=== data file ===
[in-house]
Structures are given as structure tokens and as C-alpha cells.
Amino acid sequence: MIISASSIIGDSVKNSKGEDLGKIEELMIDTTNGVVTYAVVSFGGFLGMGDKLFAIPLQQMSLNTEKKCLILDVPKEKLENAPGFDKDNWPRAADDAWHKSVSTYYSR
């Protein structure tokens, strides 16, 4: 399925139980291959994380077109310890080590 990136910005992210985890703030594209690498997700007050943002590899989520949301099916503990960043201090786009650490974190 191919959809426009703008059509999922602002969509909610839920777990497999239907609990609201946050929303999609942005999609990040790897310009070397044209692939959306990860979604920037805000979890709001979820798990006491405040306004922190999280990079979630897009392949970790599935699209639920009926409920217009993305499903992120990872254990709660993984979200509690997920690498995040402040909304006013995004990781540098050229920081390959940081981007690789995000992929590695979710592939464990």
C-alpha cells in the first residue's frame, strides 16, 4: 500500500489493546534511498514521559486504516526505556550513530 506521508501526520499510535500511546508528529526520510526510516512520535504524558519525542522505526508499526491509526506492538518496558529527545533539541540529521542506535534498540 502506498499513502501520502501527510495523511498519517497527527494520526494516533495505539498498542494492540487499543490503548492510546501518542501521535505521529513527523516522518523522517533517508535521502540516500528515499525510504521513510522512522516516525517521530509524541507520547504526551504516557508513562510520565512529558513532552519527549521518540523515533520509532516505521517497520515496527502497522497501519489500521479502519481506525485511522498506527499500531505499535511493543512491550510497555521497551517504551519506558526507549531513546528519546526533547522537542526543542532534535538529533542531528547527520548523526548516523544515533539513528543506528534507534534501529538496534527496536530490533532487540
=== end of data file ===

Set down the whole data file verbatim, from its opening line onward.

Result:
[in-house]
Structures are given as structure tokens and as C-alpha cells.
Amino acid sequence: MIISASSIIGDSVKNSKGEDLGKIEELMIDTTNGVVTYAVVSFGGFLGMGDKLFAIPLQQMSLNTEKKCLILDVPKEKLENAPGFDKDNWPRAADDAWHKSVSTYYSR
């Protein structure tokens, strides 16, 4: 399925139980291959994380077109310890080590 990136910005992210985890703030594209690498997700007050943002590899989520949301099916503990960043201090786009650490974190 191919959809426009703008059509999922602002969509909610839920777990497999239907609990609201946050929303999609942005999609990040790897310009070397044209692939959306990860979604920037805000979890709001979820798990006491405040306004922190999280990079979630897009392949970790599935699209639920009926409920217009993305499903992120990872254990709660993984979200509690997920690498995040402040909304006013995004990781540098050229920081390959940081981007690789995000992929590695979710592939464990």
C-alpha cells in the first residue's frame, strides 16, 4: 500500500489493546534511498514521559486504516526505556550513530 506521508501526520499510535500511546508528529526520510526510516512520535504524558519525542522505526508499526491509526506492538518496558529527545533539541540529521542506535534498540 502506498499513502501520502501527510495523511498519517497527527494520526494516533495505539498498542494492540487499543490503548492510546501518542501521535505521529513527523516522518523522517533517508535521502540516500528515499525510504521513510522512522516516525517521530509524541507520547504526551504516557508513562510520565512529558513532552519527549521518540523515533520509532516505521517497520515496527502497522497501519489500521479502519481506525485511522498506527499500531505499535511493543512491550510497555521497551517504551519506558526507549531513546528519546526533547522537542526543542532534535538529533542531528547527520548523526548516523544515533539513528543506528534507534534501529538496534527496536530490533532487540